Willowbrook resident George O'Hare said.
About 80 retirees gathered at the north entrance of Sears,
many wearing T-shirts bearing the words "Sears unfair to retirees," carrying
protest signs and shouting slogans like "shame on Sears" and "we won't go
Sears Chief Executive Officer Arthur Martinez made the
decision last year to end all life insurance benefits for post -- 1978 retirees. Upset
over Martinez's decision, many retirees got together after his announcement to form the
National Association of Retired Sears Employees to represent former and even some current
Sears employees nationwide
O'Hare worked 34 years for Sears and retired in 1984. He saw
things were changing when Sears began charging him for yearly life insurance.
"I started paying $300 a year, then $600, and then up to
$1300," O'Hare said. "I saw it coming."
Wednesday's protest came a year after N.A.R.S.E. first called
attention to the issue with a rally at the same Oak Brook center store. The group went on
to sponsor protests throughout the country, and has filed a class-action lawsuit against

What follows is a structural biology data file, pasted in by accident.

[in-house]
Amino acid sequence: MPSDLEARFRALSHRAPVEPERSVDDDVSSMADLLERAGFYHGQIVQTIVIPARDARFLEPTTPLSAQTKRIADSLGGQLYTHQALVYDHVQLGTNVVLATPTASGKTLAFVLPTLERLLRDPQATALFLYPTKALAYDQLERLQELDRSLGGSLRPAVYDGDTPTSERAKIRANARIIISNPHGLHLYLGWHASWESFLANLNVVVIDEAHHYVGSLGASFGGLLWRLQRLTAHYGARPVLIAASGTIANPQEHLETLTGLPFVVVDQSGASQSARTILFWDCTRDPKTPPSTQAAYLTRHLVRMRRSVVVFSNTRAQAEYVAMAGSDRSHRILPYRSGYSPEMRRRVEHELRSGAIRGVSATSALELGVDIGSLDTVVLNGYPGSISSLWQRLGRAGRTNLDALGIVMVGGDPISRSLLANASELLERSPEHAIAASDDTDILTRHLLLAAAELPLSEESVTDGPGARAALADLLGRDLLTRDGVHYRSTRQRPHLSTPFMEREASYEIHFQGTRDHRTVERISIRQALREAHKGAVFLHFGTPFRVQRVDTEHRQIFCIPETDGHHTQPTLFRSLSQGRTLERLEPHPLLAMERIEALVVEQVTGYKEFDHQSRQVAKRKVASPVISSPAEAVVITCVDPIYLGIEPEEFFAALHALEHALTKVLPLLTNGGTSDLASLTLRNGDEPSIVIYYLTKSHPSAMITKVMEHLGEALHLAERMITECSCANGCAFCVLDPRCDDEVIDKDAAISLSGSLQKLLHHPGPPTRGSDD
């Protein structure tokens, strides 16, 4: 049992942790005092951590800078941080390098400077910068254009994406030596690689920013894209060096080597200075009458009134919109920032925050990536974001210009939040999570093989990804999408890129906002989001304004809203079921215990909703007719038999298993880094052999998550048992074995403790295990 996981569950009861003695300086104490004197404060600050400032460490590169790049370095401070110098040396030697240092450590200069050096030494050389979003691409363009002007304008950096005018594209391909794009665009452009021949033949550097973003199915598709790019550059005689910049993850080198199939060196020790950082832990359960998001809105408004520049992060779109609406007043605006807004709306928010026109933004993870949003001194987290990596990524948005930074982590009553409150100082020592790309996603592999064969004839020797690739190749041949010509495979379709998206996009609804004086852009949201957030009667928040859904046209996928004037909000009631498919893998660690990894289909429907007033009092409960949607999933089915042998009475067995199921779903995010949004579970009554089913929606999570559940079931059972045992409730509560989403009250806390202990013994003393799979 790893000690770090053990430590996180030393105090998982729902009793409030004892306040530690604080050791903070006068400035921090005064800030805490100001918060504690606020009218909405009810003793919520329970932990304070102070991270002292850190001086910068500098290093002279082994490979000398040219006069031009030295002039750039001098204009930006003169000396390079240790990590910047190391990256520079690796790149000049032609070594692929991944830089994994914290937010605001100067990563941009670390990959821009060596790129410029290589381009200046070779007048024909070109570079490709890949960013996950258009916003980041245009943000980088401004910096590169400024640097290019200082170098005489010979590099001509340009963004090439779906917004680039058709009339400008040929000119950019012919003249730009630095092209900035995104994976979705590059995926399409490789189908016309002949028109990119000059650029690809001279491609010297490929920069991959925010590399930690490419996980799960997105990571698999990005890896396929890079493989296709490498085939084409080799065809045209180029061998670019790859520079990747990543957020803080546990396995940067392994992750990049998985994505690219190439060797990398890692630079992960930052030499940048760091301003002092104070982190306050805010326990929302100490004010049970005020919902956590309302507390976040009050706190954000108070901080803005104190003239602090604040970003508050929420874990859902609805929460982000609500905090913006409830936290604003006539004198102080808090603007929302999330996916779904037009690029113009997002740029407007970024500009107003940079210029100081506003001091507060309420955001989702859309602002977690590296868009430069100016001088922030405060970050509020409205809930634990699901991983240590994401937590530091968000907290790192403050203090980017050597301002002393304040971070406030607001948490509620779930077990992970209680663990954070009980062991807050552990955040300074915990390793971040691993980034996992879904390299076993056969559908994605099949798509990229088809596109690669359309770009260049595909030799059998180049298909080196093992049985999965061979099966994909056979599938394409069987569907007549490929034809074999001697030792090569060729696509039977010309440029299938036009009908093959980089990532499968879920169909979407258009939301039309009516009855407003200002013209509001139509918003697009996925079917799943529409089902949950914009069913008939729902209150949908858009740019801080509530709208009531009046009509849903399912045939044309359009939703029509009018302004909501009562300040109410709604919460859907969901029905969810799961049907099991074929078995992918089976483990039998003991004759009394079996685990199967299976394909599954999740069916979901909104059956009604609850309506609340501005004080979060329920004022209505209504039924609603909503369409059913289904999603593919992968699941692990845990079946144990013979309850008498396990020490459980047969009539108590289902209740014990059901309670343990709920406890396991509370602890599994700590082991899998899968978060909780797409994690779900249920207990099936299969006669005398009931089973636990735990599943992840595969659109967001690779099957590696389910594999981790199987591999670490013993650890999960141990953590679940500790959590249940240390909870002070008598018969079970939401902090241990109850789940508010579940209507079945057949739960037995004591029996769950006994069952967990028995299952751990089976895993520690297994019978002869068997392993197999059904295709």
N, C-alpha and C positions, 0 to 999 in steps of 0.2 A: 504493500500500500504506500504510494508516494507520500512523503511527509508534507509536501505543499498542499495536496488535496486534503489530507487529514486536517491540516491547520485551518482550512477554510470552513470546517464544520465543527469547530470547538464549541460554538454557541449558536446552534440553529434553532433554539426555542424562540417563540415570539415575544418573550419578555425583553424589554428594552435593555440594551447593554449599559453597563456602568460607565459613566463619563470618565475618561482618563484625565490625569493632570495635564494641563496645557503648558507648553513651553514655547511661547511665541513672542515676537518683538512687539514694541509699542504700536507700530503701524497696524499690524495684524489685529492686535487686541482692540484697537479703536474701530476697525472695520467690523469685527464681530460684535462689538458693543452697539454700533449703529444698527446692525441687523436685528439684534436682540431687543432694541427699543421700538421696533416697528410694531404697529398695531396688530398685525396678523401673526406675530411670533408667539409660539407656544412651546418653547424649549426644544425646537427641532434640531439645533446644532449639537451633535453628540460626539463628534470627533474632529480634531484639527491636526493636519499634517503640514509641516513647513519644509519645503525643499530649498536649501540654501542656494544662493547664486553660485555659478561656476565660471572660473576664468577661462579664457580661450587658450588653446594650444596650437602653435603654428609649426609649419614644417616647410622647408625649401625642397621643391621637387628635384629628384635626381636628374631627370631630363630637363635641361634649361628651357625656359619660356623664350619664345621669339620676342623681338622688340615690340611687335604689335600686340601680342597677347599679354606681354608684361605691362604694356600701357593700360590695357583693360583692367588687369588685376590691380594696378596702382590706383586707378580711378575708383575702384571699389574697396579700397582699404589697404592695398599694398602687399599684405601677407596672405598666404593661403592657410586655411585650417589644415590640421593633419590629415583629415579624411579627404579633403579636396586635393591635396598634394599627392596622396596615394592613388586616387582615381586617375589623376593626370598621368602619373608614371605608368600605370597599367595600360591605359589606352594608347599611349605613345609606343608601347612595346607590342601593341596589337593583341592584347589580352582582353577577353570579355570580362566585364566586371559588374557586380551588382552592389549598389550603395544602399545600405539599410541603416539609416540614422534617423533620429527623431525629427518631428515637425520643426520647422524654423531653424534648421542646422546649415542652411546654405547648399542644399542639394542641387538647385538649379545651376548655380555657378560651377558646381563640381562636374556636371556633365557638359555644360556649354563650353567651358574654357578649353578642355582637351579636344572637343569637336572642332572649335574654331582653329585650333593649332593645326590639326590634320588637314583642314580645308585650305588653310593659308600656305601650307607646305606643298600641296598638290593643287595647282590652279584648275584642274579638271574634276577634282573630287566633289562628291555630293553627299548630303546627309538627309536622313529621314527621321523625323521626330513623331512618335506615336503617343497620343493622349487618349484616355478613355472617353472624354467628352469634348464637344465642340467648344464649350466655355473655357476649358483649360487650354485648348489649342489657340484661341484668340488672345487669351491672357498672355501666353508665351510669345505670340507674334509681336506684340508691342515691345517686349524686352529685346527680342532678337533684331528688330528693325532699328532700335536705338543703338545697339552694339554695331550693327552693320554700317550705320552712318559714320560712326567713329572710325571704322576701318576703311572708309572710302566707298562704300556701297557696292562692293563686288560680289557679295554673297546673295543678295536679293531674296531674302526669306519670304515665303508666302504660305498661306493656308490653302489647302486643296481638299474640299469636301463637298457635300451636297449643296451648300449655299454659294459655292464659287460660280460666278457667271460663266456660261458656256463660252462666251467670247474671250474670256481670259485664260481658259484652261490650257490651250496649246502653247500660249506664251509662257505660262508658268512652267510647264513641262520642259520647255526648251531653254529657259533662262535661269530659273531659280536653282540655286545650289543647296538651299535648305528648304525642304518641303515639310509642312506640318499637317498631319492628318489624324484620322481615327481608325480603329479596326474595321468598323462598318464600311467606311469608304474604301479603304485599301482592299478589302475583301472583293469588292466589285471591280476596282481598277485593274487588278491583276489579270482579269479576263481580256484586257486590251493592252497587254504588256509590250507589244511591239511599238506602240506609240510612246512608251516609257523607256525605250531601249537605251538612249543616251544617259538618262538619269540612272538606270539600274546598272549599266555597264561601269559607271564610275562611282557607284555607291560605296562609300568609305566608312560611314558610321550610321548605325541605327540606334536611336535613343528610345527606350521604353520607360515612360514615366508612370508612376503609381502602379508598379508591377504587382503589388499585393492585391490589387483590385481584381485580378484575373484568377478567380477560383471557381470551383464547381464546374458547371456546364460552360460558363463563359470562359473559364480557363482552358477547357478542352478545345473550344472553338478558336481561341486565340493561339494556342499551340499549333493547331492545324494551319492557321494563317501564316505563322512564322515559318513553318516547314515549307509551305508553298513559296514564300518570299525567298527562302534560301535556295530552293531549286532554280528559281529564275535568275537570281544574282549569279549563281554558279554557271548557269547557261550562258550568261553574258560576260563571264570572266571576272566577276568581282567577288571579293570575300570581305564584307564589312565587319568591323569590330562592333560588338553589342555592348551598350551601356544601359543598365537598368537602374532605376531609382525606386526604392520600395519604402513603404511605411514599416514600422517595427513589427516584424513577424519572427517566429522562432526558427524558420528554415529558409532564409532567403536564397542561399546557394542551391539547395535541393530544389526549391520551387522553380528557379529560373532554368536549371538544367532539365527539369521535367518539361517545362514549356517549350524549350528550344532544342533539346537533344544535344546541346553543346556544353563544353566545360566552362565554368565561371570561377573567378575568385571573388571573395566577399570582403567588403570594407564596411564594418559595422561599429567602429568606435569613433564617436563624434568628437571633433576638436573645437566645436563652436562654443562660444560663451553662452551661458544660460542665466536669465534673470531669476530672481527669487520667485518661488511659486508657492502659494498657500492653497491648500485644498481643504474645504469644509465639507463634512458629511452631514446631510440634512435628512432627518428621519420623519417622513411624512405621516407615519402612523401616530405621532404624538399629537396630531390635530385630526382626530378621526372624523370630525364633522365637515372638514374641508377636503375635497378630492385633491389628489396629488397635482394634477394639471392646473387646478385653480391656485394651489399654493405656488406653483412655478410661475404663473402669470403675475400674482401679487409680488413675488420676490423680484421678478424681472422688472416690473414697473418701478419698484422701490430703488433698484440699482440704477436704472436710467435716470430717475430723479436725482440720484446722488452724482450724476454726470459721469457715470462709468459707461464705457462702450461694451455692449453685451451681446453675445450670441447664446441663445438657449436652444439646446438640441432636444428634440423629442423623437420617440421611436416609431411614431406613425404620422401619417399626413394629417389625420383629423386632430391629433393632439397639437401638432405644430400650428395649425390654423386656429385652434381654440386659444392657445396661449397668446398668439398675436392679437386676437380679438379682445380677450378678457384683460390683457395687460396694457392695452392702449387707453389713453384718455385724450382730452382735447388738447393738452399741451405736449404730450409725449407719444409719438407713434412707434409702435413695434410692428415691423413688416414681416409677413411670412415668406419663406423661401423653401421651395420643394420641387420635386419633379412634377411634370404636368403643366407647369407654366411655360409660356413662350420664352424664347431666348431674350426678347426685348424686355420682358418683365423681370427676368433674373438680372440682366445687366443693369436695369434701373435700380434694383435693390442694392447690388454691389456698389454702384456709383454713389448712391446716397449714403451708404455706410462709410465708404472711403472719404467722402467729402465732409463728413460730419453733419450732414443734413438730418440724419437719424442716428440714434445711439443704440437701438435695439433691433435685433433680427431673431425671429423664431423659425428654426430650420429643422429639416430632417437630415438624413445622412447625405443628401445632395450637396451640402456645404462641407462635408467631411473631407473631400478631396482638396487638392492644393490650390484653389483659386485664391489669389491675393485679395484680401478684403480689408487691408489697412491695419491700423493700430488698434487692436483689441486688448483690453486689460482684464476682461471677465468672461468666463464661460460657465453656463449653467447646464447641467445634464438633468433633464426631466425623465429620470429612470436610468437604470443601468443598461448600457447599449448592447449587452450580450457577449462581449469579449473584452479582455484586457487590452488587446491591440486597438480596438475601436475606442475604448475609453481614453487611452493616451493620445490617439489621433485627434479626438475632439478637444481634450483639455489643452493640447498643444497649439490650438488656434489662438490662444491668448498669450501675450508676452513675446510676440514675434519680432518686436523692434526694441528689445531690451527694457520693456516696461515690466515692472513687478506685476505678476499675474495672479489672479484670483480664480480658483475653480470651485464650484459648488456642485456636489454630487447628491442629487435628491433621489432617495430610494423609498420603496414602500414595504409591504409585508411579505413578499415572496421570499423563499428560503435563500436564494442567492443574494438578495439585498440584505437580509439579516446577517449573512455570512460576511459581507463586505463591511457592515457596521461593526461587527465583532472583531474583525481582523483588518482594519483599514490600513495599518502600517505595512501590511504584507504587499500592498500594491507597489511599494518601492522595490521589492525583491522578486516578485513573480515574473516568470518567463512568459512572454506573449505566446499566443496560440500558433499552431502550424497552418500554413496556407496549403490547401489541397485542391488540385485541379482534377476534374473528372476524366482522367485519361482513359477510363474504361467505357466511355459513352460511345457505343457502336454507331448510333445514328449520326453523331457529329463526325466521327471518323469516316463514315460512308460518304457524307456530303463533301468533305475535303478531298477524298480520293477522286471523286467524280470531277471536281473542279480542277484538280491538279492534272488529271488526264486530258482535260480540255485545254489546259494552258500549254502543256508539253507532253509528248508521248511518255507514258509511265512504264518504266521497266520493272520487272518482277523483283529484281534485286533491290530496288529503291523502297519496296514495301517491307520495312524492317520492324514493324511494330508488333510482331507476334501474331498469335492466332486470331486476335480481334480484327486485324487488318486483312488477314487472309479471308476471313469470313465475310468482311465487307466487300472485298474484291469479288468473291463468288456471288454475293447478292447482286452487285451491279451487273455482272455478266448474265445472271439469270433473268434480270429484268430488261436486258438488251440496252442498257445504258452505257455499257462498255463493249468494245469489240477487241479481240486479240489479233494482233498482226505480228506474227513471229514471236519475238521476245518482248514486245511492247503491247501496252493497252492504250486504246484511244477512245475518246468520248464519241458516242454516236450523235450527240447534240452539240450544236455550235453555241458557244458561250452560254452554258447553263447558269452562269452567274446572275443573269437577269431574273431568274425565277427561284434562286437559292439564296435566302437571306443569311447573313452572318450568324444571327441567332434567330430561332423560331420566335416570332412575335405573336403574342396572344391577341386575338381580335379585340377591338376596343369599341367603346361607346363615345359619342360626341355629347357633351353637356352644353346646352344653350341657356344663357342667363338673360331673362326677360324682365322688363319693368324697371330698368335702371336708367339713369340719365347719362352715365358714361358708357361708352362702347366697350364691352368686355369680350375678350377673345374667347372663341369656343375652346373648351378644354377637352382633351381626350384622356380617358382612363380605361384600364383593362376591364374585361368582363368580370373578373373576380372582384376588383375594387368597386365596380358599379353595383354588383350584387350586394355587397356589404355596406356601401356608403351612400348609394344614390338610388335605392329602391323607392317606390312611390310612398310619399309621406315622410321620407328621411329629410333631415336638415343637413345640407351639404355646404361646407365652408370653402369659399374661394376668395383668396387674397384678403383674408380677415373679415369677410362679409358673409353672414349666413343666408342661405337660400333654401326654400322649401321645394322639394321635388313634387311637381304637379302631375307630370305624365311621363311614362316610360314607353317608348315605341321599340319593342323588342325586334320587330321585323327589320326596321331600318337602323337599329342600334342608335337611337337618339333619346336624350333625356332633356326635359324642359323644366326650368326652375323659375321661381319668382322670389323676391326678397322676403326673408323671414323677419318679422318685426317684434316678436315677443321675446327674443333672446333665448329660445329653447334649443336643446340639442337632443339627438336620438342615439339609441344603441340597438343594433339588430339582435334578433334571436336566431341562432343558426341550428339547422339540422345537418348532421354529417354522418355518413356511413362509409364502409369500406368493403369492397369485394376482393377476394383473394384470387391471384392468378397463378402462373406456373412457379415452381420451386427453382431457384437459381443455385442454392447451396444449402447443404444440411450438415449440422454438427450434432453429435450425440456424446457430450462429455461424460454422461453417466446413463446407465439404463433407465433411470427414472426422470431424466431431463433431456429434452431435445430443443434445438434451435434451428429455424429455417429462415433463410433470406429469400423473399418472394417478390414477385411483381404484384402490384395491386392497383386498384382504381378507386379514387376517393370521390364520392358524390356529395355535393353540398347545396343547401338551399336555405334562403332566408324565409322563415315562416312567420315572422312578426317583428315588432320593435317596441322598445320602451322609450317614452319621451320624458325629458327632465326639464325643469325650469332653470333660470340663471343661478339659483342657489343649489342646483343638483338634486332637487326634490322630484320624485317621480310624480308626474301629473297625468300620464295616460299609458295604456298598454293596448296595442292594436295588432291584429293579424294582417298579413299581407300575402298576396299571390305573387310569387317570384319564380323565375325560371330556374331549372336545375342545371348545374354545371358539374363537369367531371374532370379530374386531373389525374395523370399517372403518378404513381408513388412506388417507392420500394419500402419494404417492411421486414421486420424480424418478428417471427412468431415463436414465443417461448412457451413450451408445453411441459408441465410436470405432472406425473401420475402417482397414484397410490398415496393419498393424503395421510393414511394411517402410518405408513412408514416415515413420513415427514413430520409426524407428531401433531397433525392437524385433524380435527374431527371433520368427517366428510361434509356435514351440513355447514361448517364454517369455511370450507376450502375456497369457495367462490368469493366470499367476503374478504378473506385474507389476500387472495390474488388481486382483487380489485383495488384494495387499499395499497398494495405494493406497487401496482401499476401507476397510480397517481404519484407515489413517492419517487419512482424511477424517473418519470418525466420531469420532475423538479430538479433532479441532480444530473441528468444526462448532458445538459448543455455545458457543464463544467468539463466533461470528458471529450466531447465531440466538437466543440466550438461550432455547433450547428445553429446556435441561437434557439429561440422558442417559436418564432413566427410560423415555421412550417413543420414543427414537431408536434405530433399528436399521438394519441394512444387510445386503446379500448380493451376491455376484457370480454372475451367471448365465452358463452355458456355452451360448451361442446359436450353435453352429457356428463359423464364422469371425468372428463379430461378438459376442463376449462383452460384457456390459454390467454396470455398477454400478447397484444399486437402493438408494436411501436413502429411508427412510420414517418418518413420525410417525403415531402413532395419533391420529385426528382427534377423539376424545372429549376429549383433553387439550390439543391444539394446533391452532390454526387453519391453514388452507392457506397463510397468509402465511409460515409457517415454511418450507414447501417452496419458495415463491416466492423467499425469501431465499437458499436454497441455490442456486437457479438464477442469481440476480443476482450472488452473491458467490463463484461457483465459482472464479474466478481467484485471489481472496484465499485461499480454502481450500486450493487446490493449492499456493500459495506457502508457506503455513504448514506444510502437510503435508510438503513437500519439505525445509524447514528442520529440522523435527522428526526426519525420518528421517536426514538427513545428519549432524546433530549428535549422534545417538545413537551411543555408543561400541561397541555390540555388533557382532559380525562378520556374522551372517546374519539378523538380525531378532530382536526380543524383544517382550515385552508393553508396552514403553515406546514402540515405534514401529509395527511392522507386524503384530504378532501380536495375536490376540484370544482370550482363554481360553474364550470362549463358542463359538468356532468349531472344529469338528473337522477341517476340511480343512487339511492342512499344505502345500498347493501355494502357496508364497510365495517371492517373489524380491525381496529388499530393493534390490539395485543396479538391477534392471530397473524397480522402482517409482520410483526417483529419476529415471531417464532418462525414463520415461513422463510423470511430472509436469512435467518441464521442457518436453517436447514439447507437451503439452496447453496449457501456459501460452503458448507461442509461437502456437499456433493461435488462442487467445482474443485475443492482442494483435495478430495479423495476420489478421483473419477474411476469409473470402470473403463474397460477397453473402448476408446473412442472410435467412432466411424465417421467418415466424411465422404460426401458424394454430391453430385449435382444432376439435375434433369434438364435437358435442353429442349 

Sears in the federal court system, O'Hare said.
Sears retirees won't back down, former Sears Vice President
Claude Ireson said.
"We are not going to go away until Martinez changes his
mind or until the courts change his mind for him," Ireson said.
Increased competitiveness in the retail market lead to a
number of tough decisions, including the life insurance change, Sears spokesman Paula
"We still view (the retirees) as part of our
organization, and we understand their disappointment," Davis said. "However
retirees were not the only ones affected. We also had to let current associates know that
they will not have retiree life insurance."
"The retail landscape has changed dramatically in the
last five years, so it has been critical for Sears to make changes in order to stay
competitive," Davis said. "Retiree benefits were very expensive for us,
representing a $2.7 billion liability."
Sears also maintains that the company gradually reduced
benefits to $5,000 over 10 years " to give retirees at chance to plan on their
own," and also offered company subsidized life insurance without a physical exam,
benefits that are "very generous compared to other retailers," Davis said.
The benefit change has taken its toll on many retirees
Woodbridge resident Paul and Judith Hrgham both were laid off
from the catalog plant, Paul after 30 years and Judith after five. Since they lost their
company paid benefits, they haven't been able to replace them.
What affects us is paying for the premiums
ourselves," Paul Hrgham said. "A lot of folks, when they retired, let their own
life insurance pass because they knew the company would be behind them. Now, for many of
us, who can only get part-time jobs if any, the wages aren't enough to pay for the
"We have three sons that we can't paid to send to